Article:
Light Comedy, a dominating aspect of a wider genre of ‘Middle Cinema’ was something of a specialty of ‘The Great Director’ Hrishi Da. He introduced it with ‘Buddha Mil Gaya’, then augmented it with ‘Chupke Chupke’, and finally presented it with its ‘Vishwaroop Darshan’, which we know as ‘Gol Maal’.
An immortalized comedy of perpetrated goof-up to secure a job, Gol Maal, like all other Hrishi Da’s films, displays the resonance of the naive yet shrewd Indian middle class. The recently graduated CA, Ramprasad Dashrathprasad Sharma, gets an unusually well paying job at Bhawani Shankar’s firm. The only hitch is that he has to pretend to be someone he isn’t – an uninteresting, socially inept, and disproportionately religious dork, to please his conservative boss. An unfortunate coincidence exposes his secret, to cover-up which he creates another lie, on the revelation of which he produces the third lie, then the fourth one, and the series of lies keeps getting longer and longer like Hanuman’s tail.
The credit for Gol Maal’s success sure goes to Hrishi Da, but he isn’t the only one. The equal shareholders of the success are the actors #AmolPalekar, #UtpalDutt, #DinaPathak, #OmPrakash, #KeshtoMukherjee, and all others, as well as the story by #ShaileshDey, screenplay by #SachinBhowmick, dialogues by #RahiMasoomRaza, and music by #RDBurman. Just like Sholay, there is not a single aspect of this film that hasn’t become iconic – Bade Babu plucking his nose hairs while a secretary looks on in disgust, Ramprasad’s loving and innocent sister Ratna, Bhawani Shankar’s simpleton sister Kalinidi, absolute darling Dina Pathak trying to squeeze in through the kitchen window, the adorably drunk Keshto Mukharjee spilling alcohol on the prudish Bhawani Shankar, the goofy police inspector, or the fun cameos by the absolute biggies of the Indian cinema. Every dialogue, every expression, every reaction, and absolute everything has been engraved on our minds. The moment we think of the film, its bits start playing at the back of our mind – it’s either Ramprasad entering the house while saying, ”Maaaaaa” in a voice that can only be explained with the imagery of gooey, sticky, and over-sweetened roshogulla; or it is the high pitched “Eeeeessssshhh” coming from the ever rumbling Bhawani Shankar.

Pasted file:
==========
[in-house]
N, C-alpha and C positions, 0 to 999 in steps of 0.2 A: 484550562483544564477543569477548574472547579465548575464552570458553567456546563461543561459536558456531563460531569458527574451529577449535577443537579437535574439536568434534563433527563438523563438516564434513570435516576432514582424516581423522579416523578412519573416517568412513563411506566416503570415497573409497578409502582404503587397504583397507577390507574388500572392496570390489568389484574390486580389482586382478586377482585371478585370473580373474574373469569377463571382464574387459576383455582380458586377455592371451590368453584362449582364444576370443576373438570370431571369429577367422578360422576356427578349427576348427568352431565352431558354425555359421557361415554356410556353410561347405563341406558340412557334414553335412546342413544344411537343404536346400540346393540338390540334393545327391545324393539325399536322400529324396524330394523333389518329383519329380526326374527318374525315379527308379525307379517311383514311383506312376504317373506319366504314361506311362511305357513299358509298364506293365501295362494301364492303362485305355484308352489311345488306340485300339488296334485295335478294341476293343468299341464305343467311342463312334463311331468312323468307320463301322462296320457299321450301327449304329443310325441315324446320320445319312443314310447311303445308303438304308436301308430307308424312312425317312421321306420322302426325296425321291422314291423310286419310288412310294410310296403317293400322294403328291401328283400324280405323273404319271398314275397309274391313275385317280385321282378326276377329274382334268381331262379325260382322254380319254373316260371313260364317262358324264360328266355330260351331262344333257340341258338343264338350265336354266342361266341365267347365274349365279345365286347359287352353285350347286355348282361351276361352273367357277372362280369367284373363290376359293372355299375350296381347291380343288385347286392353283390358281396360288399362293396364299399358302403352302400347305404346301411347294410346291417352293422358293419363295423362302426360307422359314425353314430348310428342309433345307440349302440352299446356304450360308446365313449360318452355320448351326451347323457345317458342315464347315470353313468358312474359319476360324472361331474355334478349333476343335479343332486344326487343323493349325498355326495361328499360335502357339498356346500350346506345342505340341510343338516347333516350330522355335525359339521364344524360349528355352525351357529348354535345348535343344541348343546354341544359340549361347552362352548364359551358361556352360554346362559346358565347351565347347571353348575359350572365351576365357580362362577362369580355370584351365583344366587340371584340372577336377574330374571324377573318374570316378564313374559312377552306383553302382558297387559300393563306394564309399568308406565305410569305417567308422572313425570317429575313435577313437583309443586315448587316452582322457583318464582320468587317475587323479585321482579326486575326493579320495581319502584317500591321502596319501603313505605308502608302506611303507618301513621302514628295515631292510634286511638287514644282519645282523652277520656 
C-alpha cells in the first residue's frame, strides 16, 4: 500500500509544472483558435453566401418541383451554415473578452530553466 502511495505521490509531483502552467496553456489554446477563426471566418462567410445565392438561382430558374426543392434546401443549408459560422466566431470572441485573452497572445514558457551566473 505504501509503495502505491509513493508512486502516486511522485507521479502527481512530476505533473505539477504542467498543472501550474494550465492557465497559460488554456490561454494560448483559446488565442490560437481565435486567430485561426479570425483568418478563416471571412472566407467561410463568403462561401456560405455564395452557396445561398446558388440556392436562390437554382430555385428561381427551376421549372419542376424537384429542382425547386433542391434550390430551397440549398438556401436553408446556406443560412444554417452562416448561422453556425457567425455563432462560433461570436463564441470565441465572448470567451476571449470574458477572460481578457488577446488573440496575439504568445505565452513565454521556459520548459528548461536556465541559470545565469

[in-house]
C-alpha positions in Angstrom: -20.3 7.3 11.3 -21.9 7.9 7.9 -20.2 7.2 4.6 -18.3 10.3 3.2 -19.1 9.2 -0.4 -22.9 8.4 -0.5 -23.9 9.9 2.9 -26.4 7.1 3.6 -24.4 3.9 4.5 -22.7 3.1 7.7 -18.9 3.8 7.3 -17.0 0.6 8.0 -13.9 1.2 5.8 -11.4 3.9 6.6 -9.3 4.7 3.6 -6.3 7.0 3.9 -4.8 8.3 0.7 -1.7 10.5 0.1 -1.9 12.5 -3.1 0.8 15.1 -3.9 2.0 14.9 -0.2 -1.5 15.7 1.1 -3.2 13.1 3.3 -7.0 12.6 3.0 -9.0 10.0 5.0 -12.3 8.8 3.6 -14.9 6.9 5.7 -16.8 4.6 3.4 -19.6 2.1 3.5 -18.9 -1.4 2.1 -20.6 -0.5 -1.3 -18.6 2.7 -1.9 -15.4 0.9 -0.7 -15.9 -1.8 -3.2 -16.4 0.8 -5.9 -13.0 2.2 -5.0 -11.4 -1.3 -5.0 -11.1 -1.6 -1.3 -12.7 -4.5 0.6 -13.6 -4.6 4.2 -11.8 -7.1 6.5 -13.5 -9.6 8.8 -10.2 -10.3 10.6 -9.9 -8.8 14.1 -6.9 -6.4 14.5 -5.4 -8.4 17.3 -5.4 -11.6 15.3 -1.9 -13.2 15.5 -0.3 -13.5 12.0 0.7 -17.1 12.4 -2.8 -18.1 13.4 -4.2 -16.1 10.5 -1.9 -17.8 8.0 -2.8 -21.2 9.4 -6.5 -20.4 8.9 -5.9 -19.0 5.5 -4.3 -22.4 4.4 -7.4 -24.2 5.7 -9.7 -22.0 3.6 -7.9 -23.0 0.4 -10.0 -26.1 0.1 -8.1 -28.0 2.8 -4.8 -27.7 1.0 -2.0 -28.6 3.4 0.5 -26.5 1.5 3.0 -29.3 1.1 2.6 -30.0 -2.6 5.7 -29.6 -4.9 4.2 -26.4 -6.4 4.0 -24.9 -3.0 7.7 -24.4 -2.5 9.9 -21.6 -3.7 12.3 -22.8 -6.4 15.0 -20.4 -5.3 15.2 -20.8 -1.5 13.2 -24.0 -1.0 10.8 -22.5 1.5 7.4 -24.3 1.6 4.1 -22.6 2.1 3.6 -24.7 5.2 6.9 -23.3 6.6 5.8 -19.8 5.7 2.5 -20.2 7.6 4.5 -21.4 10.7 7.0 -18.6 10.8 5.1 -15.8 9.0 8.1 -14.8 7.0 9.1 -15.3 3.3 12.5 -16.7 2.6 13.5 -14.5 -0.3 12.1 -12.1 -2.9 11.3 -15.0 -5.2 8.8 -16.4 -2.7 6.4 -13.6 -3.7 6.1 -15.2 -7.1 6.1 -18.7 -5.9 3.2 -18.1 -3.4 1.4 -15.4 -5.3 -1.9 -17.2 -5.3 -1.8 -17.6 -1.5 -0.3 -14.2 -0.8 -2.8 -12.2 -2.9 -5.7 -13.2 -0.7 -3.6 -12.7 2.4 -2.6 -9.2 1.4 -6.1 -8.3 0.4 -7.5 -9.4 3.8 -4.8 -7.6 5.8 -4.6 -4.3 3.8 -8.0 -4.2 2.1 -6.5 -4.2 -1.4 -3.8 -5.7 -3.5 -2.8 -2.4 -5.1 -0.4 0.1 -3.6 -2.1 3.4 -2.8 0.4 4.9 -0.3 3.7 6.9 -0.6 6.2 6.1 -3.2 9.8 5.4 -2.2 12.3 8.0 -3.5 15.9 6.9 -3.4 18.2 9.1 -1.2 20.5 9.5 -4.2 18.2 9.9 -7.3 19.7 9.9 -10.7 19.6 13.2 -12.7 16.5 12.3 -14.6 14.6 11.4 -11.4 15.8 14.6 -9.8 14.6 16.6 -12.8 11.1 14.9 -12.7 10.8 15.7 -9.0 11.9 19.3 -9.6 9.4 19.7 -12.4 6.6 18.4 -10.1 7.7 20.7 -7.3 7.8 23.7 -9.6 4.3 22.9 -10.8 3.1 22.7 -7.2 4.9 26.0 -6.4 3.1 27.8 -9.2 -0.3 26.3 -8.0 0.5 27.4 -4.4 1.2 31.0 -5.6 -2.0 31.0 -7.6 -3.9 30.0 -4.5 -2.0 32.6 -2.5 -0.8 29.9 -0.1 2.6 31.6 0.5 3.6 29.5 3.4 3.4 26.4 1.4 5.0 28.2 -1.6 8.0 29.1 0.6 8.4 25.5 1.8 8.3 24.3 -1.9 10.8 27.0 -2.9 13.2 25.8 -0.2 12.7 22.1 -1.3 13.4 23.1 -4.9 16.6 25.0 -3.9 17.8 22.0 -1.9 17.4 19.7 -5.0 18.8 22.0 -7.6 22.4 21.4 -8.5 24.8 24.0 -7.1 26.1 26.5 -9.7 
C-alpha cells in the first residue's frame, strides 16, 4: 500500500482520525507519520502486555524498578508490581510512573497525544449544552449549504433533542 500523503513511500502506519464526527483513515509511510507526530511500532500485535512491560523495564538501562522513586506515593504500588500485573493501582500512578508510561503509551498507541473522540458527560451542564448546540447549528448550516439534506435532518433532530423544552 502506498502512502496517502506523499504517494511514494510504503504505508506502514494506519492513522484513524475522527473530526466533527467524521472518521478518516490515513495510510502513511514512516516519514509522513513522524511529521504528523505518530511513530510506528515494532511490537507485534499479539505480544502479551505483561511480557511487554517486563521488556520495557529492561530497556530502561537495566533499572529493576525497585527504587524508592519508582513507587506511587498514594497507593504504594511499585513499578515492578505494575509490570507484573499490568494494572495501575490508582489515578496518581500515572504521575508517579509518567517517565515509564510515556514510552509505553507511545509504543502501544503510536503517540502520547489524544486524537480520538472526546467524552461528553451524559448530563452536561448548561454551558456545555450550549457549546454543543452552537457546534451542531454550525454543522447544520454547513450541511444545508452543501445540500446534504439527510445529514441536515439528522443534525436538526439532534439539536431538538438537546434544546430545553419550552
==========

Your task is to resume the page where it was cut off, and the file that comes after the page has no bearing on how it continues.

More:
It is for these and numerous many more such reasons Gol Maal has come to be considered as one of the finest comedies of Indian cinema. It has been remade into regional languages multiple times, it has been watched over and over throughout all these years, and it ranks at the top spot even today as the ‘must watch films’. Quite rightfully the film was the mega hit of the year 1979 when it was released and bagged maximum awards at the Filmfare the same year.
We couldn’t be thankful enough to Hrishi Da for giving us all the films that he gave, but Gol Maal especially reserves the special place in our hearts and will always continue to do so.